Tuesday, May 6, 2014

SATs are redesigned

Sienna Lee
Editor-in-Chief

The SAT has been around for decades. For students soon to graduate high school, it’s a rite of passage that almost everyone goes through, and for colleges, it serves as a significant benchmark for selecting students for admission. For the past nine years, the test has consisted of nine multiple choice sections and an essay, which combined can earn a score of up to 2400--until March 5th of this year, when the College Board announced their plans to make some changes to the standardized test.
 Originally, the SAT, created in 1926, but it has come a long way since then. Throughout the years, it has gradually evolved to meet educational standards and better reflect the material taught in high schools today. The biggest change it ever underwent was when it split from being one big general test to two distinct sections of verbal and quantitative analysis. Then, in 1994, antonym questions were removed, the reading passages became longer, open-ended math questions were added, and calculators became permitted to use during the test. The most recent change to the test occurred in 2005, when the essay was added as a separate section, analogies were eliminated, the math section was expanded to include Algebra II content, and, as the most dramatic change, the scoring went from a maximum of 1600 to a maximum of 2400.
 Now, the SAT is going back to the 400-1600 point scale. There will be three sections, composed of evidence-based reading and writing, math, and the essay. The new essay will require students to analyze a passage and explain the author’s argument, and the prompt will be shared in advance and remain consistent; only the passage changes. However, on the new SAT, the essay will be made optional, although some colleges may still require essay scores. Math questions will become more narrowly focused, and the vocabulary words will be less obscure and more applicable to the real world. Also, there will be no point deduction for wrong answers. The SAT is still going to be distributed mainly in print, but select locations will have an option to take the test on the computer. It should take about three hours, and 50 minutes for the optional essay. The full specifications, as well as example problems, for the new SAT will be made available on April 16th, 2014.
 So, why are these changes being made? The president of the College Board, David Coleman, announced the SAT redesign, saying that the SAT has become disconnected with what is currently being taught in American high schools. Analysts say that American students have fallen behind their counterparts in other developed nations in test results, prompting concerns that the US is insufficiently preparing young people for competing in a global economy. While some believe that the changes might further lower the standards, the College Board says that they are to make the test as clear and effective as possible, and to make sure no student has an unfair disadvantage. Another concern is whether the SAT is changing due to a recent trend of students either taking the ACT, the other major college admissions exam, instead of the SAT, or opting out of taking a standardized test at all. While the majority of four-year colleges still require to submit test scores, hundreds have switched to test-optional policies, allowing students to decide whether or not to submit a score. Since mid-2012, more students have been reported taking the ACT than the SAT, with about 1.7 million students taking the ACT each year compared to 1.6 million taking the SAT. In the year 2013, it was reported that only 43% of students scored highly enough on the SAT to succeed in college. These changes to the SAT are making it more similar to the ACT, indicating that it might be an attempt to get more students to take the SAT again.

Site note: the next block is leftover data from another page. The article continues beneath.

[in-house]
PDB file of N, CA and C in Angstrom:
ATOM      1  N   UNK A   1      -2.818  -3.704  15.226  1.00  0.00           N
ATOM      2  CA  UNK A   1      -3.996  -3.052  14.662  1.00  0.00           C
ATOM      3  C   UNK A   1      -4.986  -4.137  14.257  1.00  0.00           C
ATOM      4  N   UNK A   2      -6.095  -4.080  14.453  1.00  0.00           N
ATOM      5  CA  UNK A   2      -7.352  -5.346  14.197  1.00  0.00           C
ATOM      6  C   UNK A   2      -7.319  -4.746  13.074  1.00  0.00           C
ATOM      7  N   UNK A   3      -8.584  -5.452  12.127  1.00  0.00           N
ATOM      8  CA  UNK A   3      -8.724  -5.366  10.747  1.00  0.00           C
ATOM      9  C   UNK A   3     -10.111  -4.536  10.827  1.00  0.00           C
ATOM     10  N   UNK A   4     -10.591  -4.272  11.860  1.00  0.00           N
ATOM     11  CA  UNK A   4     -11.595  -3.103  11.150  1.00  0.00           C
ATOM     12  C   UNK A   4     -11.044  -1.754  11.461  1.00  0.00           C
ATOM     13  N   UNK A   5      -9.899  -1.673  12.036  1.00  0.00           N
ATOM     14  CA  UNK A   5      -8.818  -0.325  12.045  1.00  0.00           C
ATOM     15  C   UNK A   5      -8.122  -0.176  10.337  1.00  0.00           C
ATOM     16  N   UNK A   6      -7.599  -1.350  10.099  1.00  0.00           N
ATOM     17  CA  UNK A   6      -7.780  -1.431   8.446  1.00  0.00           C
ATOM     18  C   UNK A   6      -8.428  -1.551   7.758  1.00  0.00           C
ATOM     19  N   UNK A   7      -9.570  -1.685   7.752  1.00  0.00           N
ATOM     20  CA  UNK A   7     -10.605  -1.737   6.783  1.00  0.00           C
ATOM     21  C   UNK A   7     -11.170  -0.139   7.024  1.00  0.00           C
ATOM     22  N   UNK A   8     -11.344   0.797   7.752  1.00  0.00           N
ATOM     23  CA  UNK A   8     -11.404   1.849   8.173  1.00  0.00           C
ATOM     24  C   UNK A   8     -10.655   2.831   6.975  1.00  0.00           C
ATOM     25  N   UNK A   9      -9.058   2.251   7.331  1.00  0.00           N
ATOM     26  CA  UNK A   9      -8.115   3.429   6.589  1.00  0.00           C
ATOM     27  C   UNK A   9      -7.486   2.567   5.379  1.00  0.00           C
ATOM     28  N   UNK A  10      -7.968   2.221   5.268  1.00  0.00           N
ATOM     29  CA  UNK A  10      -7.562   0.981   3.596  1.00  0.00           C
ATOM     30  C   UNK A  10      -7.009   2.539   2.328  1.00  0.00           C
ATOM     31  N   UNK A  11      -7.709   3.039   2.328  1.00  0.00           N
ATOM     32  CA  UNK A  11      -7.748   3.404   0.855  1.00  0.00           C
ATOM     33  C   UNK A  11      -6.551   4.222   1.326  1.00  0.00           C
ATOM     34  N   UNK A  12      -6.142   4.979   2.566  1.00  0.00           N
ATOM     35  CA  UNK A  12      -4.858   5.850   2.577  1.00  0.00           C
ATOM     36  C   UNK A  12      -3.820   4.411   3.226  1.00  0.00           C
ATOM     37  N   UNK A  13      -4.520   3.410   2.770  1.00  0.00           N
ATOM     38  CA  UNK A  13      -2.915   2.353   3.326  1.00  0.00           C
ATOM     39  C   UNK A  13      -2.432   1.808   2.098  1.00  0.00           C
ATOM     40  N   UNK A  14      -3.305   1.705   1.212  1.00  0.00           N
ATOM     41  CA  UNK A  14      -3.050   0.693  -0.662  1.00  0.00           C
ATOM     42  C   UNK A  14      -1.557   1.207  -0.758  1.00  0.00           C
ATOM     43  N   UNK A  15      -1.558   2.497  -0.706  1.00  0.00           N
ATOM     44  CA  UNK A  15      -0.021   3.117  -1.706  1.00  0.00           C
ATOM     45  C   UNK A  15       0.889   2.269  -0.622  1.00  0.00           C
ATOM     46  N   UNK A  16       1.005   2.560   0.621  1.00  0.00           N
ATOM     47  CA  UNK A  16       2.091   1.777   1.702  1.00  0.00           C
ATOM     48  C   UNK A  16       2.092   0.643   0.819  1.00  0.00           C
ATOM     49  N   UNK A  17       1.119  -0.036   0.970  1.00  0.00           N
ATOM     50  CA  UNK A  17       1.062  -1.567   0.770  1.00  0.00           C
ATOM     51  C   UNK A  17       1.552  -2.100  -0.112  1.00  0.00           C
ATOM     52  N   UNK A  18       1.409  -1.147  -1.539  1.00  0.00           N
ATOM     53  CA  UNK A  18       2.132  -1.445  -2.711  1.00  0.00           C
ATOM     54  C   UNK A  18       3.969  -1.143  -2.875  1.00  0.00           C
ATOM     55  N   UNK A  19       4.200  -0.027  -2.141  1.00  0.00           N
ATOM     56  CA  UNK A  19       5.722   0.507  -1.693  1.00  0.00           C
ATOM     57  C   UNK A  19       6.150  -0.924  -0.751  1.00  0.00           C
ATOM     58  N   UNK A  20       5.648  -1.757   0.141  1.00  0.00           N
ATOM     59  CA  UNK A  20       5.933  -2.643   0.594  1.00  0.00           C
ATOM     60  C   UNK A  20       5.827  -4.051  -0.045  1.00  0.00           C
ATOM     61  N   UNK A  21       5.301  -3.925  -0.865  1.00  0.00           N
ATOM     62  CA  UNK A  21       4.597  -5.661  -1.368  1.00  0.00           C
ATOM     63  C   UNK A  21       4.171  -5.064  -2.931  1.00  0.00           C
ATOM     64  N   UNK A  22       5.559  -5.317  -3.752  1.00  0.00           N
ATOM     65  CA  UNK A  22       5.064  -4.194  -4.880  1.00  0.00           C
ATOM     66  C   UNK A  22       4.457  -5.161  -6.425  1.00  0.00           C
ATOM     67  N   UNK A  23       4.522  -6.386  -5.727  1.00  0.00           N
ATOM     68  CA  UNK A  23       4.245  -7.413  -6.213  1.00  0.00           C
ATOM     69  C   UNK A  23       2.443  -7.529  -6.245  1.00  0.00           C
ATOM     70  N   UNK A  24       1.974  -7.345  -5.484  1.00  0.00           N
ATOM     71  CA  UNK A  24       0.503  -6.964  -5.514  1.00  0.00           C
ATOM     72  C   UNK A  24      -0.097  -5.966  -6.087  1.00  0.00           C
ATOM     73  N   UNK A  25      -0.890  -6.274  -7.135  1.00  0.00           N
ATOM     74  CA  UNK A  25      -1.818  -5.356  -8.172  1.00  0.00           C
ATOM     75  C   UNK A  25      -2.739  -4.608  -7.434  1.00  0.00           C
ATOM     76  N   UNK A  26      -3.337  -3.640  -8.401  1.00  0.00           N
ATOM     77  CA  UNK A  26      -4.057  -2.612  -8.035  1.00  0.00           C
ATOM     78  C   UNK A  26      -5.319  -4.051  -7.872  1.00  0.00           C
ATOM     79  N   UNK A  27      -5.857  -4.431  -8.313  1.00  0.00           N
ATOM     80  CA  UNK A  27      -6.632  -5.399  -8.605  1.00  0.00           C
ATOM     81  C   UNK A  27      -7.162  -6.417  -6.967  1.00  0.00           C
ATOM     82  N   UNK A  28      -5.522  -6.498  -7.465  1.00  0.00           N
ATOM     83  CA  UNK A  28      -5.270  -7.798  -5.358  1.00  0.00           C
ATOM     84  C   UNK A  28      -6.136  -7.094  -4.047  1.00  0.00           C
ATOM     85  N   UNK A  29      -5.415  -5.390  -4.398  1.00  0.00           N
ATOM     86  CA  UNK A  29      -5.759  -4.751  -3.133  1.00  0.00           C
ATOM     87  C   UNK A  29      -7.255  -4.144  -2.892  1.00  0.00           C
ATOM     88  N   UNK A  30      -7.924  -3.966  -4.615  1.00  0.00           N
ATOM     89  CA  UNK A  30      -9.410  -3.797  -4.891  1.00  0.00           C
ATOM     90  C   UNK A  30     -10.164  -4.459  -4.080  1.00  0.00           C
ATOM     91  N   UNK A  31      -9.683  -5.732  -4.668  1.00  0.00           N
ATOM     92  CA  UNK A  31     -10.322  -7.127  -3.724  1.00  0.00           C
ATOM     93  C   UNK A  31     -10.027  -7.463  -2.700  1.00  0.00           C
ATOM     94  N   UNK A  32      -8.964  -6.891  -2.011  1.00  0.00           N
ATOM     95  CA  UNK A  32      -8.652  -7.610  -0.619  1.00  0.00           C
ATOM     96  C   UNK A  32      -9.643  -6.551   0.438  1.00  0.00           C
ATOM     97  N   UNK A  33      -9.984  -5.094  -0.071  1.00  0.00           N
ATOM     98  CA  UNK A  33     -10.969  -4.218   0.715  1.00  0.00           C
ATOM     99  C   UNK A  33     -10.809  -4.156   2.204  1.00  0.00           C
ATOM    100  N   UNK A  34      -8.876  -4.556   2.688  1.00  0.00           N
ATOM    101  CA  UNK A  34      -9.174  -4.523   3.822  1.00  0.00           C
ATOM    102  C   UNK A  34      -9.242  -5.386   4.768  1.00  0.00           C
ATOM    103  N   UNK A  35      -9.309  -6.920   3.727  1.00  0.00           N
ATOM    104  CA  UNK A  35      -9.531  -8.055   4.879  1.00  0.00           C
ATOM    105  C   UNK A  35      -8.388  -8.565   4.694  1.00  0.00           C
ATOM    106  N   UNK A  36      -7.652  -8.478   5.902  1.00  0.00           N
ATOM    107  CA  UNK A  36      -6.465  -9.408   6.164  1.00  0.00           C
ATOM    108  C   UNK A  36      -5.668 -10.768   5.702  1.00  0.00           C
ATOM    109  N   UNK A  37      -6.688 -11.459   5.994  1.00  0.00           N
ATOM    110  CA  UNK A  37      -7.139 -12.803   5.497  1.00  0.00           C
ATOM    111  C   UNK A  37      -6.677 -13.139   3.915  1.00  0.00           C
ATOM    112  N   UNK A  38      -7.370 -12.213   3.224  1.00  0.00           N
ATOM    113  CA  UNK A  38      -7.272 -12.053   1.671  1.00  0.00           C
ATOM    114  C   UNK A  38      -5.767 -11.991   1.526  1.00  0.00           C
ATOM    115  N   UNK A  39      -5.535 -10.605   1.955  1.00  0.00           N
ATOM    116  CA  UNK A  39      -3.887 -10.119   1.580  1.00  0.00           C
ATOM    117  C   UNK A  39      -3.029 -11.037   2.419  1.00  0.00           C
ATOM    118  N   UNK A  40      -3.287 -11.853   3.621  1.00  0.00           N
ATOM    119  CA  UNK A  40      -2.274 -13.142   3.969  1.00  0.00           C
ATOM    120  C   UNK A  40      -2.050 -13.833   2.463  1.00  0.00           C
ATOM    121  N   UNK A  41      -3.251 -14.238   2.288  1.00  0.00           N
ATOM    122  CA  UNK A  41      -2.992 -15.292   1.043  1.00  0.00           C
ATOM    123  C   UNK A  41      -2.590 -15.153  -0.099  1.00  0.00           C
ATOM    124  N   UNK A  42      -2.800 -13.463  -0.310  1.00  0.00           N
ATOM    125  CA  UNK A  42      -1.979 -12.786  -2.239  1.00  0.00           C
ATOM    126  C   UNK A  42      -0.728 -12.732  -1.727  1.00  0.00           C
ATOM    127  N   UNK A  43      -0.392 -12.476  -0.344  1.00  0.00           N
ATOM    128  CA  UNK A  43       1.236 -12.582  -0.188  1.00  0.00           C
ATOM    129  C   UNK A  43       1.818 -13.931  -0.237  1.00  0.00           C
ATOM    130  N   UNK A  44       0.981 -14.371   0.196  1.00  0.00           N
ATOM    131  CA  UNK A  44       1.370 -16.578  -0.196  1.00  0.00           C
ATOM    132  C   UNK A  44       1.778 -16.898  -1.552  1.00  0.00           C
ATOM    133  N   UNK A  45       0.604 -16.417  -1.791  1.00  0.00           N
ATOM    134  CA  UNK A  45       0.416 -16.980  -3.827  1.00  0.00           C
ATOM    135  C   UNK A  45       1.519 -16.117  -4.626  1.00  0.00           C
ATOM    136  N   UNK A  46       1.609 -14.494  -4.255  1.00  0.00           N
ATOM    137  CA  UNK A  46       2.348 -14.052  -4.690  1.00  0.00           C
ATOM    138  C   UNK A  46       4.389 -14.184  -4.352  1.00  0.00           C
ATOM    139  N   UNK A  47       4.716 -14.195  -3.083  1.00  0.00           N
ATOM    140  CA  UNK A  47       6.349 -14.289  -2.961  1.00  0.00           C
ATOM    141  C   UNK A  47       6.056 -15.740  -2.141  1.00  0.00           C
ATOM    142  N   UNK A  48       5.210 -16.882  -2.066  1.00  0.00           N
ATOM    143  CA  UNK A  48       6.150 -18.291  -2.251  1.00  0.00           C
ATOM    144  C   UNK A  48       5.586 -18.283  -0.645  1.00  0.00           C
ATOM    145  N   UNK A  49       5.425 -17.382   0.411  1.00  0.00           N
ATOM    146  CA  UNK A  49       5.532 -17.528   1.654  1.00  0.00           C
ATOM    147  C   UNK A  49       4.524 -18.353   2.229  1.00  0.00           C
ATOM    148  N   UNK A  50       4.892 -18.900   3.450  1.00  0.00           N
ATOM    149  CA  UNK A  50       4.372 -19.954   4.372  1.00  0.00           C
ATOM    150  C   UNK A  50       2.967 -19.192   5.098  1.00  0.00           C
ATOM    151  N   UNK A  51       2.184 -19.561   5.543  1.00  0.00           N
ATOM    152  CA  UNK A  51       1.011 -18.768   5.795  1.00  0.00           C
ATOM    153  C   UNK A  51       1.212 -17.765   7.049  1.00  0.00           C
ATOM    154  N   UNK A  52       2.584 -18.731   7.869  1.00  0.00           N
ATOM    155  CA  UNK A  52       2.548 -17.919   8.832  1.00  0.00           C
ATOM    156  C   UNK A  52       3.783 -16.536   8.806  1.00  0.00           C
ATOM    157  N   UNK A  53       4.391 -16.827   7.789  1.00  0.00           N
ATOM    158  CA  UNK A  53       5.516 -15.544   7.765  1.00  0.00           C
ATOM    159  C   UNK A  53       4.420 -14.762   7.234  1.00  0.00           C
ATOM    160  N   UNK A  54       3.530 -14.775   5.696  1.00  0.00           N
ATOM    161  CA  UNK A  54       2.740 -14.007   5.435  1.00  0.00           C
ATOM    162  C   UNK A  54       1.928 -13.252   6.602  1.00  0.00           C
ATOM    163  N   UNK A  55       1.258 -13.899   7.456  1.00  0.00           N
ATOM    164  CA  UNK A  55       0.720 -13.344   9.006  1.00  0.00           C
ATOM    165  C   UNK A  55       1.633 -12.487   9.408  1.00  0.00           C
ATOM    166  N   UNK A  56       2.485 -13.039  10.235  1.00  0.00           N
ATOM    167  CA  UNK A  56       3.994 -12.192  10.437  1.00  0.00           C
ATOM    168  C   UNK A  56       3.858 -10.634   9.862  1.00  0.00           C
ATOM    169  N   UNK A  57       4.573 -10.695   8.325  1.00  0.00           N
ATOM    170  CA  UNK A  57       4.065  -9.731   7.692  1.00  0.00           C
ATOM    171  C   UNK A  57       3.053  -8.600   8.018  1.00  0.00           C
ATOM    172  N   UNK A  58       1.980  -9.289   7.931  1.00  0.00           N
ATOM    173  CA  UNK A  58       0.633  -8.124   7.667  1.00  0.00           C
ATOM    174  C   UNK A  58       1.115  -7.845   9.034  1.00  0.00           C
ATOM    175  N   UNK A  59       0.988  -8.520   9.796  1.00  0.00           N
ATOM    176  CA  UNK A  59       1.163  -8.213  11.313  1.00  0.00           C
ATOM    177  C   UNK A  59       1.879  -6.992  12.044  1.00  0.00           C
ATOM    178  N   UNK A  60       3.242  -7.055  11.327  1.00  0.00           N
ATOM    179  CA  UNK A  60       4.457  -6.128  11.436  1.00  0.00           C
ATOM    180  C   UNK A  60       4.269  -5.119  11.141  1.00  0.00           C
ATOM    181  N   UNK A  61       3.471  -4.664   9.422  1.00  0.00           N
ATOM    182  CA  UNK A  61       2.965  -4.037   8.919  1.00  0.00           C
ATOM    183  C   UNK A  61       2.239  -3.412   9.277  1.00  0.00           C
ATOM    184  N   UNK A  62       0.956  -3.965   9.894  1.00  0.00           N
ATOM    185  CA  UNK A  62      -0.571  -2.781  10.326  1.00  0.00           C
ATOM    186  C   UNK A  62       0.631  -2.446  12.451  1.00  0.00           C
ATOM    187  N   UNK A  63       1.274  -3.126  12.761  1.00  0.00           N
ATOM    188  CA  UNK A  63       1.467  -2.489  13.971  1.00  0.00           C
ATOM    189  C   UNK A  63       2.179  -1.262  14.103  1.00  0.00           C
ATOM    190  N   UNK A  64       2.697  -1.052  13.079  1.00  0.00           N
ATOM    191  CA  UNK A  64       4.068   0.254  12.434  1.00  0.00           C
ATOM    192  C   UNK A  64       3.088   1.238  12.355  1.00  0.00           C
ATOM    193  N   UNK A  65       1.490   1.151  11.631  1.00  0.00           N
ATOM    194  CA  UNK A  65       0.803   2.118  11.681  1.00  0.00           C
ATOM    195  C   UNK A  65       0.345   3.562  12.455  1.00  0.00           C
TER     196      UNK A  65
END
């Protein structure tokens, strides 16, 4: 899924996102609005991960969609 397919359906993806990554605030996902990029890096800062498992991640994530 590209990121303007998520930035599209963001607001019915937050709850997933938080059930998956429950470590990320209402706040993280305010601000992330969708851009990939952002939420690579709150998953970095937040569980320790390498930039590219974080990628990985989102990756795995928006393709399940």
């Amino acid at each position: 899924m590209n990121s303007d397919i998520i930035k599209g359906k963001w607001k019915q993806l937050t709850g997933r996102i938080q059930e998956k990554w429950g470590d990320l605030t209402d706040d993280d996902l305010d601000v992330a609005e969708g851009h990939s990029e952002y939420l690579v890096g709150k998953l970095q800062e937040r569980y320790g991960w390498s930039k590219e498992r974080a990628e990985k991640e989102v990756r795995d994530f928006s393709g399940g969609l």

The College Board promises that “When students open their SAT test books in Spring 2016, they’ll encounter an SAT that is more focused and useful than ever before.” Hopefully, these changes will improve the SAT and make it a more effective tool for students that have previously struggled with the standardized testing system.

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